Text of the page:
Want to become relevant and stay relevant? Want to do it quickly? Become a perennial invite to March Madness. Nobody cares about the SponsorDeJour.com Bowl – ever. But everyone cares about the NCAA Men’s Basketball Tournament. And you know what? It’s a hell of a lot easier to get invited to the Big Dance than college football’s version of the Final Four.

Think about it: A college basketball team that hangs around the Top 25 is nationally relevant from October to March; Bill Walton can sing Boulder’s praises for a solid four months. A college football team that slips outside the Top 15 after week five, however, might as well start making hotel reservations for Albuquerque or Detroit in hopes of that oh-so-coveted invite to the Gildan New Mexico Bowl or the Quick Lane Bowl.

In Boulder, the window for being truly excited about the Buffs football team lasts only a few weeks; it’s that month when the rest of the country pretends that anyone outside of the SEC or Big 10 has a chance at anything beyond a conference title.

Why fight it?

Why scratch and claw and whine about Mel Tucker when there’s a basketball team in the backyard that’s already damn good and could become even better? Why not pour just a little more money into becoming the very best basketball program in the Pac-12 instead of dumping gazillions of dollars toward becoming a sometimes-contender in the Pac-12 South and an also-ran in NCAA Division I FBS? Why not become the Gonzaga of Mountain Time Zone, the North Carolina or Duke of the Pac-12?

Timeout. Sure. The money that comes in because of a great college football program is infinitely bigger than the dough that’s baked from basketball. It’s been calculated that football easily generates more money than all of the NCAA’s other sports combined (and then some). That’s an impossible fact to argue. Football also costs infinitely more, too. College football is quickly becoming a landscape of the haves and the have-nots. And while the University of Colorado is still in a real conference with real facilities and real custom Nike uniforms, it’s still not an even playing field. The fact that Michigan State and all its money could swoop in and hire away Mel Tucker is evidence that CU isn’t close to winning the football arms race. The Flatirons are cool, but the almighty buck is cooler (anyone who’s ever been to East Lansing has to understand this).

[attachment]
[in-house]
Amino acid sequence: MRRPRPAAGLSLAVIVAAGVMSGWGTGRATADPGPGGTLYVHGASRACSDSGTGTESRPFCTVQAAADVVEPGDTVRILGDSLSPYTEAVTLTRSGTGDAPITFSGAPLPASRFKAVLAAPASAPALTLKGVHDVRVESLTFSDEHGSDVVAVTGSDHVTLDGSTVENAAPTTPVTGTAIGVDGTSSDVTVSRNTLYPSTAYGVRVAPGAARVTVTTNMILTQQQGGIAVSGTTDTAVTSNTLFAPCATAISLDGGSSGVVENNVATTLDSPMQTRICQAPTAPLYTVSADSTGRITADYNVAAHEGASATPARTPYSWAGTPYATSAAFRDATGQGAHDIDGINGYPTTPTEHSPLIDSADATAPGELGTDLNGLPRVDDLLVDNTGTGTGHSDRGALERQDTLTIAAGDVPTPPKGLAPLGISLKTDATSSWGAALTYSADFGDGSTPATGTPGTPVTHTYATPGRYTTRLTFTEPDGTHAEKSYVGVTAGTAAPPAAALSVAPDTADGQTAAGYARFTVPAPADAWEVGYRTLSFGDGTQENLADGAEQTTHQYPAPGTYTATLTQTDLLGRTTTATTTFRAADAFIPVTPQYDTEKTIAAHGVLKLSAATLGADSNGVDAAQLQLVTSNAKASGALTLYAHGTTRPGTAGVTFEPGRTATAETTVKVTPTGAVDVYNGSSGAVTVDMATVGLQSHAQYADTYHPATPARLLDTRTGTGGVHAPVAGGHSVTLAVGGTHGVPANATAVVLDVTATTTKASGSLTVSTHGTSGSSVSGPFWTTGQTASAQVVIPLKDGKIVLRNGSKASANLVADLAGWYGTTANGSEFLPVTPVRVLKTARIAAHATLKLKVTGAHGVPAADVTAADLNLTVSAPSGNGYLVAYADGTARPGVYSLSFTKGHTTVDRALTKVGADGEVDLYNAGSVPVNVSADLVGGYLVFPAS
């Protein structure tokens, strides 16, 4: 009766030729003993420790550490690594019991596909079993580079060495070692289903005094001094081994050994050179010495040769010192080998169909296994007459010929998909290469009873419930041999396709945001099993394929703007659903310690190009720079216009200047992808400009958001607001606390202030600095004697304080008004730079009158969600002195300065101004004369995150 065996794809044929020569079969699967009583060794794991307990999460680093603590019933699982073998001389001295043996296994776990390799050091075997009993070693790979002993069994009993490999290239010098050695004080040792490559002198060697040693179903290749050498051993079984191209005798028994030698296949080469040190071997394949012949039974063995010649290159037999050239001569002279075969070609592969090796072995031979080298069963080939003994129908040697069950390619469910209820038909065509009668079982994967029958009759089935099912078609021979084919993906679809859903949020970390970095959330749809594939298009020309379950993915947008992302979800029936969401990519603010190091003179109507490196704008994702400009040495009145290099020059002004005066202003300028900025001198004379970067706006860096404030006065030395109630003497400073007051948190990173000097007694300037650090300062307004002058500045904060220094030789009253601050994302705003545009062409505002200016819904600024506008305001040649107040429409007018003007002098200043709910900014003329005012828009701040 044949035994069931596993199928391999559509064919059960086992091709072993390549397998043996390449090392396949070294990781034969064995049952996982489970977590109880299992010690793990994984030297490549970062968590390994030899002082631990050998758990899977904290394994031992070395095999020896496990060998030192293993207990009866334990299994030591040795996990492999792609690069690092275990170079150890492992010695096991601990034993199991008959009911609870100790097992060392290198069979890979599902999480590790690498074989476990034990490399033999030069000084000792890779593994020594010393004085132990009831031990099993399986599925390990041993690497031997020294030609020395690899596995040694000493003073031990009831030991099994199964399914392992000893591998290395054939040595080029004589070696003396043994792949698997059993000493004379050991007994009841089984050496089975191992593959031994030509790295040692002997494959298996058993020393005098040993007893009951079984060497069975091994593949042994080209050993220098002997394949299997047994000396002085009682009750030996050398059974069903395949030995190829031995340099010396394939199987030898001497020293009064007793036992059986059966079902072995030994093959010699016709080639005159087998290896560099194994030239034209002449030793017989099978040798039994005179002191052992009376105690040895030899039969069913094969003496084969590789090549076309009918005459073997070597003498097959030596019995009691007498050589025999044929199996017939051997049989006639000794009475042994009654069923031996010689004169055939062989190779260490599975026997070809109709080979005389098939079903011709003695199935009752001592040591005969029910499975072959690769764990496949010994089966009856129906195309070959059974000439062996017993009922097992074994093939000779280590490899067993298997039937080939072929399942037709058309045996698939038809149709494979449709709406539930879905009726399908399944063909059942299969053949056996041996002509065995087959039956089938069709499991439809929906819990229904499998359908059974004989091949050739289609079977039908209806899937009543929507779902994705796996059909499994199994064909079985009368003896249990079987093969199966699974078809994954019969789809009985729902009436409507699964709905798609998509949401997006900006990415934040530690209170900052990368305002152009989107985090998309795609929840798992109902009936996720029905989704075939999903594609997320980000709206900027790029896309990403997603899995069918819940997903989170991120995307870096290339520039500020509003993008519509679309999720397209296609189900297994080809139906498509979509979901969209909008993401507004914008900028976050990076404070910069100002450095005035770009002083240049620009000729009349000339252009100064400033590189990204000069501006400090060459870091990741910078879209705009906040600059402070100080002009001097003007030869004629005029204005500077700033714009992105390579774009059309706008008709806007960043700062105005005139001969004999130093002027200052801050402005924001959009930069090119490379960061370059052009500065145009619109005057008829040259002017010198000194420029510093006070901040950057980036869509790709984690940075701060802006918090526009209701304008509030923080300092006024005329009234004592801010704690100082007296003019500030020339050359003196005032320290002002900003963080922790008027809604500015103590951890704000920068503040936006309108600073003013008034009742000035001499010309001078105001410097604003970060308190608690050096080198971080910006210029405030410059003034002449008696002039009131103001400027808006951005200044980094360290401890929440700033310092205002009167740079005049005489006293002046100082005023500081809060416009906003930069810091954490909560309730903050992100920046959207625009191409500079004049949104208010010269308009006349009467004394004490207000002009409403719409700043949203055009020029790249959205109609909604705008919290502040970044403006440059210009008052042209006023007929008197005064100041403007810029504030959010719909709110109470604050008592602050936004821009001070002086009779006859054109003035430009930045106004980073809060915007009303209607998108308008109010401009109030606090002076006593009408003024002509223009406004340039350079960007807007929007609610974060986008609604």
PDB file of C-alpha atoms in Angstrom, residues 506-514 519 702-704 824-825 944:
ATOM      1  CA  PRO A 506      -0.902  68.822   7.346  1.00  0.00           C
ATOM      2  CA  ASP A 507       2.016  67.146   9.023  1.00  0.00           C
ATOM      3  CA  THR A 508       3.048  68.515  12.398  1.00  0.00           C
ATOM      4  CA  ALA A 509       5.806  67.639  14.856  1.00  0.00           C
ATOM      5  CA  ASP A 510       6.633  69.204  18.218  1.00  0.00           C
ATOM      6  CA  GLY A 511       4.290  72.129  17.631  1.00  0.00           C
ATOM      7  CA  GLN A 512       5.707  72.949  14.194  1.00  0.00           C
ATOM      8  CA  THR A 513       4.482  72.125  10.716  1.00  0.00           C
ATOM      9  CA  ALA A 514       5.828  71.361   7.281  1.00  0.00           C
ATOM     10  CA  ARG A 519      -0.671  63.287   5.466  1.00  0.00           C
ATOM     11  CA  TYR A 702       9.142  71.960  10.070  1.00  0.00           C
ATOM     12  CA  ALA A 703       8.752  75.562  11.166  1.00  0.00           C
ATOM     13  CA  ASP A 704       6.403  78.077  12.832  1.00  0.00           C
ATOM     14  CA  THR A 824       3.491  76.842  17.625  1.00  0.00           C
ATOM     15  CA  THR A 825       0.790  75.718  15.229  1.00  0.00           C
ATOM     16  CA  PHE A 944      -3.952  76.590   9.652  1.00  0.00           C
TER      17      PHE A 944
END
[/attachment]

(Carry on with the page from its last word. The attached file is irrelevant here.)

This is not at all to say that CU should just give up on football – not for a single second. But why not cultivate what’s already growing? Look at the University of Arizona: A basketball school that occasionally has a decent football team. Is there anything wrong with that? And who’s to say that CU couldn’t, over time, become like Michigan State, a big state school that almost always has a competitive basketball program and on occasion factors into the national championship conversation in college football?

It’s not 1990 anymore. Bill McCartney, or even Gary Barnett, ain’t walking through that door anytime soon.

Mel Tucker already walked out of it.

But Tad Boyle is about to beat it down.

At this exact moment, CU is a basketball school. And there’s nothing wrong with that. In fact, the Buffs should run with it.